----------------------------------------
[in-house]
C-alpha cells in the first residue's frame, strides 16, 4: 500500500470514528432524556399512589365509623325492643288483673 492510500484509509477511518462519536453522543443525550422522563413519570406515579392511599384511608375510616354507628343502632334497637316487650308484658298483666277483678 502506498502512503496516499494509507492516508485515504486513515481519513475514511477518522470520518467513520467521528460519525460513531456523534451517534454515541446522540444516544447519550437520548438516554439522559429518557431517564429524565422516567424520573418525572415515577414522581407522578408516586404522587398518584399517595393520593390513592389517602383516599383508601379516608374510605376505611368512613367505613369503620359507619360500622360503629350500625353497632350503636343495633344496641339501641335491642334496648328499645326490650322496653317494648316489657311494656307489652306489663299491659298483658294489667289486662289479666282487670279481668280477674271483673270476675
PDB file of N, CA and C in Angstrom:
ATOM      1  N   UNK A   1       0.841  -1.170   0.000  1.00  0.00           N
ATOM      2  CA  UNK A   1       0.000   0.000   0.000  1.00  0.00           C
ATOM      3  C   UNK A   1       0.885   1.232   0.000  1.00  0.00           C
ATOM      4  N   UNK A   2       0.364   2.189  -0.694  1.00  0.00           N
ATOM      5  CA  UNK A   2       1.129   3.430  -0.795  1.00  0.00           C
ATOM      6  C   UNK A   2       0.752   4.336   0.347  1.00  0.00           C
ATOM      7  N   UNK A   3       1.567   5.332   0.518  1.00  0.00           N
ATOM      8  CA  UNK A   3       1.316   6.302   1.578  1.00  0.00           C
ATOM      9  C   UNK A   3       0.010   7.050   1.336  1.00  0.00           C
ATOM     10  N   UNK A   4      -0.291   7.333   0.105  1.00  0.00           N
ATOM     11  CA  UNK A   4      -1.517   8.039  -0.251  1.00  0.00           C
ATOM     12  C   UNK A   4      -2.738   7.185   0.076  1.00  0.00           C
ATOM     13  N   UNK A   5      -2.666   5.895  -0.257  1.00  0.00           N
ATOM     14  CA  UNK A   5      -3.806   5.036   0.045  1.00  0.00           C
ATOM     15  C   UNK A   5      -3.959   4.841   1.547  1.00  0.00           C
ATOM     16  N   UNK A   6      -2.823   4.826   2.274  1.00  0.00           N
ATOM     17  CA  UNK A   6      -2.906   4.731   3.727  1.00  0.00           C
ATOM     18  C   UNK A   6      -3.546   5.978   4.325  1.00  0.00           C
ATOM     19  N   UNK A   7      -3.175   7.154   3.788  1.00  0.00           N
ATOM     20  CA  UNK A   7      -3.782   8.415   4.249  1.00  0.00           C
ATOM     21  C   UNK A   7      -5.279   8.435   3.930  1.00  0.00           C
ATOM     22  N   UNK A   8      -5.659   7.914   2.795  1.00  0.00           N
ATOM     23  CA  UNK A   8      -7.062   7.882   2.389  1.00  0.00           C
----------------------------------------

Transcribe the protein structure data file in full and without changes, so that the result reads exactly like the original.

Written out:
[in-house]
C-alpha cells in the first residue's frame, strides 16, 4: 500500500470514528432524556399512589365509623325492643288483673 492510500484509509477511518462519536453522543443525550422522563413519570406515579392511599384511608375510616354507628343502632334497637316487650308484658298483666277483678 502506498502512503496516499494509507492516508485515504486513515481519513475514511477518522470520518467513520467521528460519525460513531456523534451517534454515541446522540444516544447519550437520548438516554439522559429518557431517564429524565422516567424520573418525572415515577414522581407522578408516586404522587398518584399517595393520593390513592389517602383516599383508601379516608374510605376505611368512613367505613369503620359507619360500622360503629350500625353497632350503636343495633344496641339501641335491642334496648328499645326490650322496653317494648316489657311494656307489652306489663299491659298483658294489667289486662289479666282487670279481668280477674271483673270476675
PDB file of N, CA and C in Angstrom:
ATOM      1  N   UNK A   1       0.841  -1.170   0.000  1.00  0.00           N
ATOM      2  CA  UNK A   1       0.000   0.000   0.000  1.00  0.00           C
ATOM      3  C   UNK A   1       0.885   1.232   0.000  1.00  0.00           C
ATOM      4  N   UNK A   2       0.364   2.189  -0.694  1.00  0.00           N
ATOM      5  CA  UNK A   2       1.129   3.430  -0.795  1.00  0.00           C
ATOM      6  C   UNK A   2       0.752   4.336   0.347  1.00  0.00           C
ATOM      7  N   UNK A   3       1.567   5.332   0.518  1.00  0.00           N
ATOM      8  CA  UNK A   3       1.316   6.302   1.578  1.00  0.00           C
ATOM      9  C   UNK A   3       0.010   7.050   1.336  1.00  0.00           C
ATOM     10  N   UNK A   4      -0.291   7.333   0.105  1.00  0.00           N
ATOM     11  CA  UNK A   4      -1.517   8.039  -0.251  1.00  0.00           C
ATOM     12  C   UNK A   4      -2.738   7.185   0.076  1.00  0.00           C
ATOM     13  N   UNK A   5      -2.666   5.895  -0.257  1.00  0.00           N
ATOM     14  CA  UNK A   5      -3.806   5.036   0.045  1.00  0.00           C
ATOM     15  C   UNK A   5      -3.959   4.841   1.547  1.00  0.00           C
ATOM     16  N   UNK A   6      -2.823   4.826   2.274  1.00  0.00           N
ATOM     17  CA  UNK A   6      -2.906   4.731   3.727  1.00  0.00           C
ATOM     18  C   UNK A   6      -3.546   5.978   4.325  1.00  0.00           C
ATOM     19  N   UNK A   7      -3.175   7.154   3.788  1.00  0.00           N
ATOM     20  CA  UNK A   7      -3.782   8.415   4.249  1.00  0.00           C
ATOM     21  C   UNK A   7      -5.279   8.435   3.930  1.00  0.00           C
ATOM     22  N   UNK A   8      -5.659   7.914   2.795  1.00  0.00           N
ATOM     23  CA  UNK A   8      -7.062   7.882   2.389  1.00  0.00           C